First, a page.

Superstition has a way of ingraining itself into the fabric of our societies. If you don’t accept the notion or you’re embarrassed admitting it, most have at least one obsessive anxiety. Many of these unreasonable phobias have persisted for centuries. The majority don’t pose a threat. Others are incomprehensible.
Ask a numerologist and they’ll tell you 13 is a vehemently disliked number, especially when it falls on a Friday. Still to this day, the jinx of Friday the 13th is responsible for an estimated 800 to 900 million dollars in business losses.
Does 13 really bring bad luck? Here’s a case of an anomaly with a long history of too many coincidences. To put triskaidekaphobia (13 phobia) in perspective; we step on a few cracks, walk under ladders and shatter some mirrors—proceed with caution. The number’s early origins can be traced back to Mesopotamia (4500 to 1900 BC.) The Sumerians developed one of the earliest counting systems: mathematics. Twelve functioned as an idea of completion: a dozen eggs or 12 months to the year. That left 13 out in the cold.
Around 2300 B.C., the Babylonians etched a four-ton slab of diorite called the Code of Hammurabi. Voilà, their message of judicial justice established rules on how to deal with misconduct in society. However, the 13th law was accidentally left off the code due to an error. A closer look reveals the piece of rock doesn’t list items numerically. On a grim note, several of the 282 laws called for a violator’s tongue, arm or hand amputated as a penalty.
Like many religions, faith continues to play an important role in forming superstition. Myth and tales come natural to our true being. Going back to the prehistoric “sitting around the fire” hunter-gatherer, tribal structure of human civilization, we told stories. In many cases, our daily “religious” rituals and beliefs are rooted in these traditions.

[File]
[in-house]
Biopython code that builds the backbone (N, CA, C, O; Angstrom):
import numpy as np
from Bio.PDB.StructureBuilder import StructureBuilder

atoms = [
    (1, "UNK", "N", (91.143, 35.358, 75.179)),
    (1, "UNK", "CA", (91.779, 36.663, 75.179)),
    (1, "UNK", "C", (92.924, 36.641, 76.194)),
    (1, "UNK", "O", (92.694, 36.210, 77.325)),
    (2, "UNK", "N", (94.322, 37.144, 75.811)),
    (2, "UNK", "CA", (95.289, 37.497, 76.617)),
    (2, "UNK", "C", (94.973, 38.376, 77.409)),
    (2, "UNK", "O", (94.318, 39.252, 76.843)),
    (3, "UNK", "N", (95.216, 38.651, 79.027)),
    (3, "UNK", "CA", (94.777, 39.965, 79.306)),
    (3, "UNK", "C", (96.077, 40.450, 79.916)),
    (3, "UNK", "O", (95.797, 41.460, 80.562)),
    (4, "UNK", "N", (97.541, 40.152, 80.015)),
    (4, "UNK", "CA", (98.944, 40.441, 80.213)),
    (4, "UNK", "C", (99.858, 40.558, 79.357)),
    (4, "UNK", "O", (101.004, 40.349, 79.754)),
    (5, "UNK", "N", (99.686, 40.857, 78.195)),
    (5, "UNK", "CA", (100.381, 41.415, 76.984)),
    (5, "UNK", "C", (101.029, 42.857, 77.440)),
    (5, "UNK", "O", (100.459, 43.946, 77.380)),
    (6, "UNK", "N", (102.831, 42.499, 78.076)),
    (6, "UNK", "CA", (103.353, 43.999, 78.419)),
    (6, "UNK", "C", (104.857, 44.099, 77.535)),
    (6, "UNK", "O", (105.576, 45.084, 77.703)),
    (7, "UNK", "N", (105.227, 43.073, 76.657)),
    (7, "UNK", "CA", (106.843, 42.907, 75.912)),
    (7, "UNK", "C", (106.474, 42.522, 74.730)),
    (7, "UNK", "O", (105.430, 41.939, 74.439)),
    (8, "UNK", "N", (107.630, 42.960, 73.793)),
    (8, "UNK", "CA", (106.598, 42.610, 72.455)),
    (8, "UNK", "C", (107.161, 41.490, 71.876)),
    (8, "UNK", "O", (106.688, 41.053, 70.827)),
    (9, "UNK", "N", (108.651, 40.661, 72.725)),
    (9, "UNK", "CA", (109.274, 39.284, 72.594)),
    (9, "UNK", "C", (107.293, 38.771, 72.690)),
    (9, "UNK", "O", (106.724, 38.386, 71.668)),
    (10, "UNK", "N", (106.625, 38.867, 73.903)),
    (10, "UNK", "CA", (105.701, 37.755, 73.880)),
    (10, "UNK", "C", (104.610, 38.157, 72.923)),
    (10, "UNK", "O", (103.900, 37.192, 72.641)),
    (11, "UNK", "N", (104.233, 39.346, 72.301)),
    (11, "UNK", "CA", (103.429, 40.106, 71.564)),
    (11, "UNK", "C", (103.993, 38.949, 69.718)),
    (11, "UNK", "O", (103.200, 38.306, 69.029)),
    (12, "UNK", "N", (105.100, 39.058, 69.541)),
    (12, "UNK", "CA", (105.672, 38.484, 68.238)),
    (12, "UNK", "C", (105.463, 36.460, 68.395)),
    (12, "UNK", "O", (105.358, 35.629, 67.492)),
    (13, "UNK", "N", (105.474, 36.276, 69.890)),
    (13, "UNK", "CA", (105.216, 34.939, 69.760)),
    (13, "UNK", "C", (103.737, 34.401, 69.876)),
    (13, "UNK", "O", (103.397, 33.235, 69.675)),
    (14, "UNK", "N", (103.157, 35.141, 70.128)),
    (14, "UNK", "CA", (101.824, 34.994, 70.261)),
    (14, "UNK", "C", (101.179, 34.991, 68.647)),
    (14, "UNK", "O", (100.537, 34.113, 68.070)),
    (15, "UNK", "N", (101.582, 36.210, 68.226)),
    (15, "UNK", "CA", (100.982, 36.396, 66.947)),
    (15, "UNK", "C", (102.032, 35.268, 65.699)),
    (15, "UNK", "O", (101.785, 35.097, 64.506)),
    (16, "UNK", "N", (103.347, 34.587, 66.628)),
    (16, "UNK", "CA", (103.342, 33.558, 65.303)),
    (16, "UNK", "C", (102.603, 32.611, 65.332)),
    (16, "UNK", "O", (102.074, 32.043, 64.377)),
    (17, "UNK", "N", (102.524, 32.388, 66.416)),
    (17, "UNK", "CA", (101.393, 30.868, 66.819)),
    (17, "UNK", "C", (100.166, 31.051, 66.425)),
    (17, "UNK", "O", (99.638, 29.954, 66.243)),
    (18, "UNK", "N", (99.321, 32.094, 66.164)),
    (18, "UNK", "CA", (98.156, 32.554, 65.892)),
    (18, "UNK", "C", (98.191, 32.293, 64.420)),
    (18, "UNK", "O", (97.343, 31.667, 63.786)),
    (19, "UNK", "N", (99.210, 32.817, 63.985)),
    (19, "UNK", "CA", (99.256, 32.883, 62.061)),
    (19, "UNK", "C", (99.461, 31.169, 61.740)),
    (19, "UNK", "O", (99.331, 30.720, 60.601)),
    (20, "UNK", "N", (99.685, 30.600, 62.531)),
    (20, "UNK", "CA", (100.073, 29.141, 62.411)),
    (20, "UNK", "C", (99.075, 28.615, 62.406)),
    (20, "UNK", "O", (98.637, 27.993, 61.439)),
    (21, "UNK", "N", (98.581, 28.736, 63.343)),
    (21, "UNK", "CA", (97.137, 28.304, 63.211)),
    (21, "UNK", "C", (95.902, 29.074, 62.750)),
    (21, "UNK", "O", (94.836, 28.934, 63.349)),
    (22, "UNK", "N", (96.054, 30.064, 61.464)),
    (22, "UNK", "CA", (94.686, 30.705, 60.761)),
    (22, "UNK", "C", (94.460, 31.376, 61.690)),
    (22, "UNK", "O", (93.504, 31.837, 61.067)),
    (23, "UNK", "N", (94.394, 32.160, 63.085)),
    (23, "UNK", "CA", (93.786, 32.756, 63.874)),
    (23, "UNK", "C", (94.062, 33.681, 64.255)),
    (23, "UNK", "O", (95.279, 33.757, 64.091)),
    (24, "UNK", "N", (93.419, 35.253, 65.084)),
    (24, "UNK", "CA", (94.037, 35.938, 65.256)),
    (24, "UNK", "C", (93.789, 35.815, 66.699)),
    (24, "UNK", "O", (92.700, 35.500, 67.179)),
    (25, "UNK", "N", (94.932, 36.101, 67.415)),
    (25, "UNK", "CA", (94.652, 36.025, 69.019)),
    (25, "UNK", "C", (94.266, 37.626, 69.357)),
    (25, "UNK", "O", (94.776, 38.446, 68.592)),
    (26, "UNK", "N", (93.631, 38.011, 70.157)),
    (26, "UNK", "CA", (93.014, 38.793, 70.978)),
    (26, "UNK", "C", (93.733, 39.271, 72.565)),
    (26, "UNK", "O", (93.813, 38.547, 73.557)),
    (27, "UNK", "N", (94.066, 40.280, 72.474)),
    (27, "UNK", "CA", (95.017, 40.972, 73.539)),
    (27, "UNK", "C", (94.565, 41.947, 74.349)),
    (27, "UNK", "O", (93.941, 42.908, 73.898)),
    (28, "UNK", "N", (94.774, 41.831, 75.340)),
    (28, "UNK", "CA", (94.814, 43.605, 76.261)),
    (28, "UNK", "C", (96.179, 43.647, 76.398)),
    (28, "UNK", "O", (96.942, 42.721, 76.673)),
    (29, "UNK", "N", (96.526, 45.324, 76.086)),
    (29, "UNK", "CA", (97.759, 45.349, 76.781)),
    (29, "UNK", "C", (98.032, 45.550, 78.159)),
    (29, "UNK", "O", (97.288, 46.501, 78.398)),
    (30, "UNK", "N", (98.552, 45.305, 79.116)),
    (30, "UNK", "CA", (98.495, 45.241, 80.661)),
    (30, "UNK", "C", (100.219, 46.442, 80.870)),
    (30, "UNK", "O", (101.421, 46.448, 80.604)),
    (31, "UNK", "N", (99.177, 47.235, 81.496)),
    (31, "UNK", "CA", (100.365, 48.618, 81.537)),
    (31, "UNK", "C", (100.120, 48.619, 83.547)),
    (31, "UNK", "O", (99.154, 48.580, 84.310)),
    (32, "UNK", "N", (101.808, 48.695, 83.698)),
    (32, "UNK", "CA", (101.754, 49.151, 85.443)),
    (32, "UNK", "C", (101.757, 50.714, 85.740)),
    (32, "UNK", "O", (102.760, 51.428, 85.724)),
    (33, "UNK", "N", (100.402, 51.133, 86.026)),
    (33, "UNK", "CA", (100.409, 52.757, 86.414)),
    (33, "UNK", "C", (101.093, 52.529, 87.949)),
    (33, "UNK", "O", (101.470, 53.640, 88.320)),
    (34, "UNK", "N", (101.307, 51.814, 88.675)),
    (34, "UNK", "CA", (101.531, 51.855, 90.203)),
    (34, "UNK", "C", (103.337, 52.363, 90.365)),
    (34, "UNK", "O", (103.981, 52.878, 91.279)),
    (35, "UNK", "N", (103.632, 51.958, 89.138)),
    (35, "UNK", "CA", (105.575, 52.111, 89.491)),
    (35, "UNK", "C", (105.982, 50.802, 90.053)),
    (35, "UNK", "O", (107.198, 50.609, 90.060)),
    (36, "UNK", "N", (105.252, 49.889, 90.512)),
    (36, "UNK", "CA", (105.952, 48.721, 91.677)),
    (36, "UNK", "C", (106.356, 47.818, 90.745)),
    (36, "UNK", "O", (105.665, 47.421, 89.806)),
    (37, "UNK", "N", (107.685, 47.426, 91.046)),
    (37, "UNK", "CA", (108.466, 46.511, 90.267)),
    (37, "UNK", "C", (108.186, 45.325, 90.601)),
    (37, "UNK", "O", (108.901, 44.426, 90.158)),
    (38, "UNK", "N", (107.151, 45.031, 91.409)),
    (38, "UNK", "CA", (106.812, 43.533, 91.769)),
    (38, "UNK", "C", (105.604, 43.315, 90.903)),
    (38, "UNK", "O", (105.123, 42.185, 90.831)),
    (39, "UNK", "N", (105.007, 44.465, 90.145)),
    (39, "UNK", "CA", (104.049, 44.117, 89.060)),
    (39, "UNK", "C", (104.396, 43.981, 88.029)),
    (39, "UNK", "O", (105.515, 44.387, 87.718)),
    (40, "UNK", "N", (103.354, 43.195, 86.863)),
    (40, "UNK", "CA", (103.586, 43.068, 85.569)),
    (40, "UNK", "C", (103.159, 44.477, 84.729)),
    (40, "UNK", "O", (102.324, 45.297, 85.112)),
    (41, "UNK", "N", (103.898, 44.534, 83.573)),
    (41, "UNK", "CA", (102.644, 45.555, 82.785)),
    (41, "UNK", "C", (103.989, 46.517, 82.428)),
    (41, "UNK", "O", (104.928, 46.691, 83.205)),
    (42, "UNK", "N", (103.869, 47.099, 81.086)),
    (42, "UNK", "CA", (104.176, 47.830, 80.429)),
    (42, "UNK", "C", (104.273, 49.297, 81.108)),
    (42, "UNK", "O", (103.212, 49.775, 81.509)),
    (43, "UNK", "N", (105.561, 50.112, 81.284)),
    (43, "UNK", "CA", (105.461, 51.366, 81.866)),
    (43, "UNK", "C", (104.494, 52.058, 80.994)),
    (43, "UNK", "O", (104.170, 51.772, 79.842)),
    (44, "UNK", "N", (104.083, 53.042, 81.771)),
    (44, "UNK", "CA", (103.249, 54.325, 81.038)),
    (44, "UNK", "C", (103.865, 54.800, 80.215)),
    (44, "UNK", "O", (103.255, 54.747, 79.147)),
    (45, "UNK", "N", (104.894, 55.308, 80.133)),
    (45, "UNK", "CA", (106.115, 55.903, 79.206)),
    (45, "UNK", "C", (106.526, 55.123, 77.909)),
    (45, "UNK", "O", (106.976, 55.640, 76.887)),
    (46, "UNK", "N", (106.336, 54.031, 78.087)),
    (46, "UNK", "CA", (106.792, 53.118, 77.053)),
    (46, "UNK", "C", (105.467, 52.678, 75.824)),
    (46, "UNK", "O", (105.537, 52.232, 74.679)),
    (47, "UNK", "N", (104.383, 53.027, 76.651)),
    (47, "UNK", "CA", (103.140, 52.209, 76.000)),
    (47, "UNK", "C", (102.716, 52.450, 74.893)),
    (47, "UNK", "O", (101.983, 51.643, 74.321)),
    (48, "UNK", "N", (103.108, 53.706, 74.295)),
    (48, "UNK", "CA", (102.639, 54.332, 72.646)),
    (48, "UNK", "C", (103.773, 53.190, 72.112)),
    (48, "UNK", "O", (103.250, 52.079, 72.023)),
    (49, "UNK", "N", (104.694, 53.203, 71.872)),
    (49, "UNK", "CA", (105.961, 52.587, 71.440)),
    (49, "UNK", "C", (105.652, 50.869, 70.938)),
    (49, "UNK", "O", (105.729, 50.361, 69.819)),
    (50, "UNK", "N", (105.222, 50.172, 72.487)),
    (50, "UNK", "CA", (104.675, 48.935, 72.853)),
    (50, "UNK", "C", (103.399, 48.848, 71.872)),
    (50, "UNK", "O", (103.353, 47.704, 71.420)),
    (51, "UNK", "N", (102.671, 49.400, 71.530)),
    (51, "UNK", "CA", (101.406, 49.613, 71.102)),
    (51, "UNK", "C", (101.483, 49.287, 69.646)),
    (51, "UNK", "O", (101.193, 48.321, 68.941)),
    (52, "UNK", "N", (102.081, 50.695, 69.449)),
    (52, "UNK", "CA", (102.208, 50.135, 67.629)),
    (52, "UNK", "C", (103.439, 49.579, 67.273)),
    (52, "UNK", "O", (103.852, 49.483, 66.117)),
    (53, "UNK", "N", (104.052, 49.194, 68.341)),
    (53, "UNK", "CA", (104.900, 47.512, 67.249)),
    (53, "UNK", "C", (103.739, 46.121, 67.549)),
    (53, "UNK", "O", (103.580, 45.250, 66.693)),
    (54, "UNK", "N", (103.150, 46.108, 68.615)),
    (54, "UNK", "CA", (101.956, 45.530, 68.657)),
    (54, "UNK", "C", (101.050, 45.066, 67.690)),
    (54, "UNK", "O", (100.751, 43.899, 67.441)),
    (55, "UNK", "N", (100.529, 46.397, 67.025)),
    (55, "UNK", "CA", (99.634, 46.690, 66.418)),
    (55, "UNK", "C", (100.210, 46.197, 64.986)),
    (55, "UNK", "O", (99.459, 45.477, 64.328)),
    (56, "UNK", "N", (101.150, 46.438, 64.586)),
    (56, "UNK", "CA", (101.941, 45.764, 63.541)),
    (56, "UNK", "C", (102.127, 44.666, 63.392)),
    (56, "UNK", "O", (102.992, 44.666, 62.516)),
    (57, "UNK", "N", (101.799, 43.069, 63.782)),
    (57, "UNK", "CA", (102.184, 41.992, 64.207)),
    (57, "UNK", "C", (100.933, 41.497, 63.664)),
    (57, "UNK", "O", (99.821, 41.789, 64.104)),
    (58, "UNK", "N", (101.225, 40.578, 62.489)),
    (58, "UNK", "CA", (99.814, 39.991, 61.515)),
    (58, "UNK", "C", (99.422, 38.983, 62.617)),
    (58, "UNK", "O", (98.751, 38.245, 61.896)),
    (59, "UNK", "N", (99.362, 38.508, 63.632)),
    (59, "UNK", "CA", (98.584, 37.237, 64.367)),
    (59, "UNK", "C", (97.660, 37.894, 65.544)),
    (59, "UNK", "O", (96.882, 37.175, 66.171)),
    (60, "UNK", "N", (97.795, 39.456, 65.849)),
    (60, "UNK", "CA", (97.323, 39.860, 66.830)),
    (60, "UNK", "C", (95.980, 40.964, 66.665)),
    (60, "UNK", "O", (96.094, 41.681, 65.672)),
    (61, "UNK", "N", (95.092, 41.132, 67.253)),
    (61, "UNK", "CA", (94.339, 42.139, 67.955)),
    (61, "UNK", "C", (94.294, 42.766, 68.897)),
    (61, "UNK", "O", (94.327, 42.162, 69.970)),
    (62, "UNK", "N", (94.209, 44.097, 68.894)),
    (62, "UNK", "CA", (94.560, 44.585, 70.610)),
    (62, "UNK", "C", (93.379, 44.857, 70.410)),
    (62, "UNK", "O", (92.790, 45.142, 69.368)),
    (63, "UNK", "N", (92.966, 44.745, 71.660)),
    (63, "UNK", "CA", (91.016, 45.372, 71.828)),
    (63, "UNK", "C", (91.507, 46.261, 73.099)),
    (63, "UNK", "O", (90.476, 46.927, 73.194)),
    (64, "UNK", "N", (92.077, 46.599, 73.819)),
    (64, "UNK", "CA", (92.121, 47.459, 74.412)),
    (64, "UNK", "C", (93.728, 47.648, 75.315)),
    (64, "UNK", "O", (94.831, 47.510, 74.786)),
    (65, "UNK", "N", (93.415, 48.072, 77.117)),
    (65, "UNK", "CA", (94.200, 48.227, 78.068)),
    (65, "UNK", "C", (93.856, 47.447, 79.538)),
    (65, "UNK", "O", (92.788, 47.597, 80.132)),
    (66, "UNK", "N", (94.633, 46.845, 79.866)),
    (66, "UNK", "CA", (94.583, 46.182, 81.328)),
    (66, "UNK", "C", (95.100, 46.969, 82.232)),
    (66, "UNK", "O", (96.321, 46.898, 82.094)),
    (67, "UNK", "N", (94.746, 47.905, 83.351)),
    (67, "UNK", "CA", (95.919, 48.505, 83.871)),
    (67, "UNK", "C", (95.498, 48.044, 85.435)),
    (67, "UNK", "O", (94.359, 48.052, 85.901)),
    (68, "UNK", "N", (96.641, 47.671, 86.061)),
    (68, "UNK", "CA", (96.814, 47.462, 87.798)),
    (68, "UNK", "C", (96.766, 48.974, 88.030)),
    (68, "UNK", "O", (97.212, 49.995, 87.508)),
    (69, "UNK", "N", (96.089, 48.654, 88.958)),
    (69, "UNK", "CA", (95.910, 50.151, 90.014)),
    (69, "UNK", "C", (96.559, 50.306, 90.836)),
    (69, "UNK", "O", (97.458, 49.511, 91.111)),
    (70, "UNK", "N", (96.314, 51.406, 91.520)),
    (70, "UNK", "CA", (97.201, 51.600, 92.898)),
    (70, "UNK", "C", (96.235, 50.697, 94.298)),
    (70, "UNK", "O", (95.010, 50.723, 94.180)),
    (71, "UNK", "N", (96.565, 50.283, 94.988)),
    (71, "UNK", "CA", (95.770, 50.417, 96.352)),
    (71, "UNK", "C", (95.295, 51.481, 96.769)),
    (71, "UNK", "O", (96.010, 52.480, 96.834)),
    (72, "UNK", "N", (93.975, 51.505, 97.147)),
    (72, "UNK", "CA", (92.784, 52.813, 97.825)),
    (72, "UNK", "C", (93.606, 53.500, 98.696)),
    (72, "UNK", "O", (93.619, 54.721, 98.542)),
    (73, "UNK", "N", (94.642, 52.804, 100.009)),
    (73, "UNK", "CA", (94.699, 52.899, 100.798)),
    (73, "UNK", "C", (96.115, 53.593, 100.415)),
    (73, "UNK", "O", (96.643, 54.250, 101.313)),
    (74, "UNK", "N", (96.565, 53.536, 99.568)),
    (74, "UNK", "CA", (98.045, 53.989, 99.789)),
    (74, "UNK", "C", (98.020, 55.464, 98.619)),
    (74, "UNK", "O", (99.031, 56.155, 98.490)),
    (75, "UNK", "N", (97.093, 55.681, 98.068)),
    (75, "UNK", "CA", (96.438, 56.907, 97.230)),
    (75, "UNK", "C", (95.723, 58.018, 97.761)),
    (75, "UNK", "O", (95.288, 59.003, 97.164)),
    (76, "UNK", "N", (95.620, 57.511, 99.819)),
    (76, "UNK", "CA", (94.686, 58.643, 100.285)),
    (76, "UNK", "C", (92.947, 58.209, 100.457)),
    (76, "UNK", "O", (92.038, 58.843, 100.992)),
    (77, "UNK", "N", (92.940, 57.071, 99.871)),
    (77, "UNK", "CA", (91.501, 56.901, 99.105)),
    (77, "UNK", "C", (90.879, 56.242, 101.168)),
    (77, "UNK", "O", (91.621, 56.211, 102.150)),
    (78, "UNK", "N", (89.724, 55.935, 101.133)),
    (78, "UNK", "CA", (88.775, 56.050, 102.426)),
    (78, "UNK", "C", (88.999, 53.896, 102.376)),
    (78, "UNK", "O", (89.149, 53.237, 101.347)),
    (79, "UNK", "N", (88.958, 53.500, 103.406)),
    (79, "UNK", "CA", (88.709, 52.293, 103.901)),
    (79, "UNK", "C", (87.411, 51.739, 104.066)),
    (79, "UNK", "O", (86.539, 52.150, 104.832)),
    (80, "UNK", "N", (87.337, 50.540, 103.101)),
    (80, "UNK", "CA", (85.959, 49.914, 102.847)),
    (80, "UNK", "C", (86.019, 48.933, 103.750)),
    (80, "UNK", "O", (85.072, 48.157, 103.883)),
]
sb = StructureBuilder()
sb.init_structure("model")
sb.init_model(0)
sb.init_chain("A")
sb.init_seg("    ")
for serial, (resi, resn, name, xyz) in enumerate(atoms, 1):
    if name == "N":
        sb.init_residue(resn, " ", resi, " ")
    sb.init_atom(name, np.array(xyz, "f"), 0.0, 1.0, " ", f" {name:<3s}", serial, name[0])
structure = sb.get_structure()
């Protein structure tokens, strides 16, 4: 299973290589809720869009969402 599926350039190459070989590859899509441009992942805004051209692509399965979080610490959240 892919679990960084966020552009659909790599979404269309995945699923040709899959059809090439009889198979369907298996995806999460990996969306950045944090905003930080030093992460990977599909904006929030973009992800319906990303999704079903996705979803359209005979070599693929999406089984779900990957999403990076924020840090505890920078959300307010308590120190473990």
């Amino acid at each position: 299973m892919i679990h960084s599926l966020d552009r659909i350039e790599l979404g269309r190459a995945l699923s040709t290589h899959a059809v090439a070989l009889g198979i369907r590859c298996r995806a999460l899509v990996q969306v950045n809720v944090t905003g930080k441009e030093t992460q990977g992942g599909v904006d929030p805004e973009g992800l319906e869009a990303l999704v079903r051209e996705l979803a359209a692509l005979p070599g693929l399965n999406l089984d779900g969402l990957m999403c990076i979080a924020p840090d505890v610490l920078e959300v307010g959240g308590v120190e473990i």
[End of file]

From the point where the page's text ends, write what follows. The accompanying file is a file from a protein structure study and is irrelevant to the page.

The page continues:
In Christianity, Judas was the 13th guest at The Last Supper, which took place the night before Jesus’ crucifixion on Good Friday. Every year around Easter a non-Christian co-worker would say to me, “I don’t get why you guys call it good?”
Norse mythology portrays Loki as a god known for changing shape and sex. The unliked thirteenth guest trickster caused chaos by crashing a Valhalla party of twelve. He instigated having another god Balder murdered by mistletoe. Then the Earth went dark. Loki must have a great talent agent because he’s also a Marvel superhero.
Conjure up a picture of the complex Middle Ages (500 to 1500), a world of aristocrats, peasants and castles during the Crusades. The Knights Templar were a paramilitary and financial organization hired by the Church to protect Holy Land pilgrims from bandits. For two centuries throughout Europe and elsewhere in the world, the Knights gained vast power, wealth and influence.
As dawn broke on October 13, 1307, a drama unfolded. Charges of heresy and other improper accusations arose. The efforts a greedy, jealous king, not the Pope made the call. King Philip VI of France ordered the Knights Templar execution. No killings occurred on that day, but members were imprisoned and tortured for confessions.